Again, Mr Bryant charms us by his simplicity. Like all true lovers of nature, he is fond of those chaste beauties, which strike on the heart at once, and are incapable of being heightened by any extraneous ornament. His pictures are never overcharged. Nothing is turgid or meretricious, strange or fantastic. His heart is open to the healthful influences of nature; he muses among her gay and beautiful forms, and throws out upon the world his visions and feelings in a garb of attractive simplicity and grace. His strains, moreover, are exquisitely finished. He leaves nothing crude and imperfect; he throws off no hasty sketches, no vague, shadowy, and ill assorted images. His portraits have a picturesque distinctness; the outlines are accurately traced, and the colors laid on with delicacy and skill. We are never disgusted with grossness; nothing appears overstrained or feeble, deformed, misshapen, or out of place.
To write such poetry at any time would be no trifling distinction. Mr Bryant deserves the greater praise, as he has exhibited a pure and classical standard in an age, the tendency of which is, in some respects, toward lawless fanaticism and wildness. There is a fashion in literature, as in everything else. The popular style is now the rapid, the hasty, the abrupt, and unfinished. The age is certainly not a superficial one. It is distinguished beyond any former period for habits of deep, earnest thought. But one of its characteristics seems to be an impatience of restraint. It is fond of strong excitement, however produced. Whatever excites the mind into a state of fervor, whatever powerfully awakens the feelings, is listened to and applauded. It may be vague, fantastic, and shapeless, produced by a sort of extemporaneous effort, and sent abroad without the labor of revision. It will not have the less chance of becoming, for a time at least, popular. The press was never more prolific than at present. A great deal is written, and, as might be naturally supposed, much is written in haste. The mass of popular literature is swelling to an overgrown bulk; but much of it is crude, coarse, and immature. Mr Bryant has not been seduced by the temptations to slovenliness and negligence, which the age holds out to view; but, on the contrary, he affords a happy specimen of genuine, classical English. We are gratified to meet with such examples, especially among the distinguished and favored poets of our own country. It augurs well for the interests of taste and letters.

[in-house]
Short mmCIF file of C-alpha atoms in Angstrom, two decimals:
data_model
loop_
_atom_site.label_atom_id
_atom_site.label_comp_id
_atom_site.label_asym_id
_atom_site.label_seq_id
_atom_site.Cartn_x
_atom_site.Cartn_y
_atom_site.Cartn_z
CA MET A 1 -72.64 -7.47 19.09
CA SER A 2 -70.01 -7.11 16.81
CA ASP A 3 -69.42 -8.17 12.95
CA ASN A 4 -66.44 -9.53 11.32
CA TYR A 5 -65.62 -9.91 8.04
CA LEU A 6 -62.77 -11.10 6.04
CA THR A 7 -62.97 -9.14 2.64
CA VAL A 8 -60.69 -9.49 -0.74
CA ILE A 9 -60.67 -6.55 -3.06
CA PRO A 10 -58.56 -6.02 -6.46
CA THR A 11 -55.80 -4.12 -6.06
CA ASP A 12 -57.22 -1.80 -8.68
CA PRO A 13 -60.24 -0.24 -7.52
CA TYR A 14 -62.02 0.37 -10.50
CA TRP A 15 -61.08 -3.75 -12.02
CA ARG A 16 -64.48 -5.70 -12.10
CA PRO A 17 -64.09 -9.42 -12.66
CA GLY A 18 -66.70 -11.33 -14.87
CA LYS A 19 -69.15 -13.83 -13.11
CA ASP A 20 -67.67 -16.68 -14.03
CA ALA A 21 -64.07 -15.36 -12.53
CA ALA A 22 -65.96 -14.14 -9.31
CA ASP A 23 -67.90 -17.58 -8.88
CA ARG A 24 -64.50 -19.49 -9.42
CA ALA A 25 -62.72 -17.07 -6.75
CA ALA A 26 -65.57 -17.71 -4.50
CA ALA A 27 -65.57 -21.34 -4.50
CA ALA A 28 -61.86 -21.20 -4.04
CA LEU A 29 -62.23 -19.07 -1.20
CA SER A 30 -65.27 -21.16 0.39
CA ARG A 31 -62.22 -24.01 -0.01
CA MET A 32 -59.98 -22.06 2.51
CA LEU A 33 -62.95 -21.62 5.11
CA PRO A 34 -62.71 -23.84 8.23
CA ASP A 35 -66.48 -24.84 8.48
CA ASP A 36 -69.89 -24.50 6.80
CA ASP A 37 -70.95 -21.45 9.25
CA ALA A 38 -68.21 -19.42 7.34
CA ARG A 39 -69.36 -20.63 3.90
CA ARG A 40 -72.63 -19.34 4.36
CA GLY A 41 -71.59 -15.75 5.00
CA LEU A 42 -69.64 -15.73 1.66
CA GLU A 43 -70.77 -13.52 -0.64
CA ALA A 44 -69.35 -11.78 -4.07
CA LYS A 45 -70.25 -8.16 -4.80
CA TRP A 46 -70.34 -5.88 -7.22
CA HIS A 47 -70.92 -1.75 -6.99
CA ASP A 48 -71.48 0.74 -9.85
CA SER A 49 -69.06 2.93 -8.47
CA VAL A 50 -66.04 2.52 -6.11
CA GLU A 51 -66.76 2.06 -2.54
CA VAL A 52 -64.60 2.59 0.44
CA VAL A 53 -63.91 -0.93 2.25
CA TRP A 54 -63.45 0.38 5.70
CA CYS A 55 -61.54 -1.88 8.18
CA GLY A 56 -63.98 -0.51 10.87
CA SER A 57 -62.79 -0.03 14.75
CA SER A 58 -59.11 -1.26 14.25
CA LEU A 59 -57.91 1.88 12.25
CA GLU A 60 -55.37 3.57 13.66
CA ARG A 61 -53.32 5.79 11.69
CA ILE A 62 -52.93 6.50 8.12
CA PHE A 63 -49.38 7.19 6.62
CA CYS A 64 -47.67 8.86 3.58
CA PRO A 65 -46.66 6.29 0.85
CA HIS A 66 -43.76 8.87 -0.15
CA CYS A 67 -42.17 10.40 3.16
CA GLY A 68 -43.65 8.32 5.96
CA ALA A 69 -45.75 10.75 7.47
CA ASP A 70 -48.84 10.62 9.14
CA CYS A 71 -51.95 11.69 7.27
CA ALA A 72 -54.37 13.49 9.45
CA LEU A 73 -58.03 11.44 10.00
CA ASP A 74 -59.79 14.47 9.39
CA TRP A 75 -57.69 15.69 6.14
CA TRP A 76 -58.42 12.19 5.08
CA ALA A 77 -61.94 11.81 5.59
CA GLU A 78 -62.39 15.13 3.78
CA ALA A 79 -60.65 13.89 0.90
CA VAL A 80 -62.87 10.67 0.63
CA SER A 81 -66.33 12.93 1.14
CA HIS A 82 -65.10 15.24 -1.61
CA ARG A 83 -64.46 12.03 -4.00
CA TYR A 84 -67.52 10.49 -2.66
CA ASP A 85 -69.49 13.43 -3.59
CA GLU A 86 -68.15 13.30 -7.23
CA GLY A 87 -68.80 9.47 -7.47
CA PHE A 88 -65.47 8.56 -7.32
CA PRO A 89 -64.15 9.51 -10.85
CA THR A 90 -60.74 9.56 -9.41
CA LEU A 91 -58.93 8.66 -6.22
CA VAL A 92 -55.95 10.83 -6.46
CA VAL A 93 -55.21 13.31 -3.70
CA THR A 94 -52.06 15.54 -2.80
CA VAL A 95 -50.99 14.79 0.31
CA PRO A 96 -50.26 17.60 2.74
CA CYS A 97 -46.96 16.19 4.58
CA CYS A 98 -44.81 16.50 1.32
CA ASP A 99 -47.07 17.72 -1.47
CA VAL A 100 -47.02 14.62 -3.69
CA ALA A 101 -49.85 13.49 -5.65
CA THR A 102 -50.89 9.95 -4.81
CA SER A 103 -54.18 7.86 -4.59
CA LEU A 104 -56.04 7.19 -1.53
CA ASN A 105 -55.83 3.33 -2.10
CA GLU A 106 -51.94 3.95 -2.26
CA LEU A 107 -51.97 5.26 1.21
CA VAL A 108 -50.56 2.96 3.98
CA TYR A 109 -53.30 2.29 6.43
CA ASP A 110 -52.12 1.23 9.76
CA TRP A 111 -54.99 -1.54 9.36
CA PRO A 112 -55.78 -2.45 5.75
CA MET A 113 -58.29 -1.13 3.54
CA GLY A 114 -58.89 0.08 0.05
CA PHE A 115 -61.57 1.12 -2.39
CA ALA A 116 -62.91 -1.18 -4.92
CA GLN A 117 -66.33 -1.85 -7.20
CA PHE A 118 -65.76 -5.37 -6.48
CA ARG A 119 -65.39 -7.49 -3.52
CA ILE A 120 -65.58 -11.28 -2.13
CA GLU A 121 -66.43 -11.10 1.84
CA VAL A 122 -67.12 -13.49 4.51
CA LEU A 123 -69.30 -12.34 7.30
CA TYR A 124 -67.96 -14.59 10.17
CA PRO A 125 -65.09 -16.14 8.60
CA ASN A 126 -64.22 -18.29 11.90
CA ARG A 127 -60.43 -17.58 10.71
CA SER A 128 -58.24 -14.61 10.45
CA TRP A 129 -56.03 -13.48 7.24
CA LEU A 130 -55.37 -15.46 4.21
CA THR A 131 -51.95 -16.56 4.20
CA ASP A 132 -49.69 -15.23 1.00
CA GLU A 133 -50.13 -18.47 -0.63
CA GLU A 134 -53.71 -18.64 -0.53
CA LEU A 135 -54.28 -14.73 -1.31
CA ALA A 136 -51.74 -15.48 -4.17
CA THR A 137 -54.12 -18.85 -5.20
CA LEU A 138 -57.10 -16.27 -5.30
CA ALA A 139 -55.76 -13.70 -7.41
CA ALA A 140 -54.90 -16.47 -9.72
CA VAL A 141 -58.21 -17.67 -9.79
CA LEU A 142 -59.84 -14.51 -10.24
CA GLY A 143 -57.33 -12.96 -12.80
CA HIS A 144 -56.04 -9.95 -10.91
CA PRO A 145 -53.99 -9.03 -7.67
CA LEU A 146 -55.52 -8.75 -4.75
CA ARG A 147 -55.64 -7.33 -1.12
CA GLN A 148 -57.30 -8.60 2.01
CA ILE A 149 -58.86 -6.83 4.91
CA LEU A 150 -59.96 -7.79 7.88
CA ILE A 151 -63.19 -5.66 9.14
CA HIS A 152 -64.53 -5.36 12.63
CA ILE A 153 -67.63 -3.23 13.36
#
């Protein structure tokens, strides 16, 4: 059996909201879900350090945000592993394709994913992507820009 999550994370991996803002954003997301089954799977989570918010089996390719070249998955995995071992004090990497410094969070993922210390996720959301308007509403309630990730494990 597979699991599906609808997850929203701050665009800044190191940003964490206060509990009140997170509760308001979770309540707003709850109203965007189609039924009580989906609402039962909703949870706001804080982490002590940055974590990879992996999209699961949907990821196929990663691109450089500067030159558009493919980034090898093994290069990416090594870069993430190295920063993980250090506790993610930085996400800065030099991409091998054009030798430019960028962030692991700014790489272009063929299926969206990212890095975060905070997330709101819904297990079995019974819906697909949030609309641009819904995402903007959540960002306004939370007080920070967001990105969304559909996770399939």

We cannot express in too strong terms our approbation of the moral and devotional spirit, that breathes from all which Mr Bryant writes. Poetry, which is conversant with the deeper feelings of the heart, as well as the beautiful forms of outward nature, has, we conceive, certain affinities with devotion. It is connected with all our higher and holier emotions, and should send out an exalting, a healing, and sustaining influence. We are pleased to find such an influence pervading every strain, uttered by a poet of so much richness of fancy, of so much power and sweetness, as Mr Bryant. No sentiment or expression ever drops from him, which the most rigid moralist would wish to blot. His works we may put into the hands of youth, confident, that in proportion as they become familiar with them, the best sympathies of their nature will be strengthened, and the moral taste be rendered more refined and delicate. Much of his poetry is description; but his descriptions are fitted to instruct our piety, and impart a warmth and glow of moral feeling.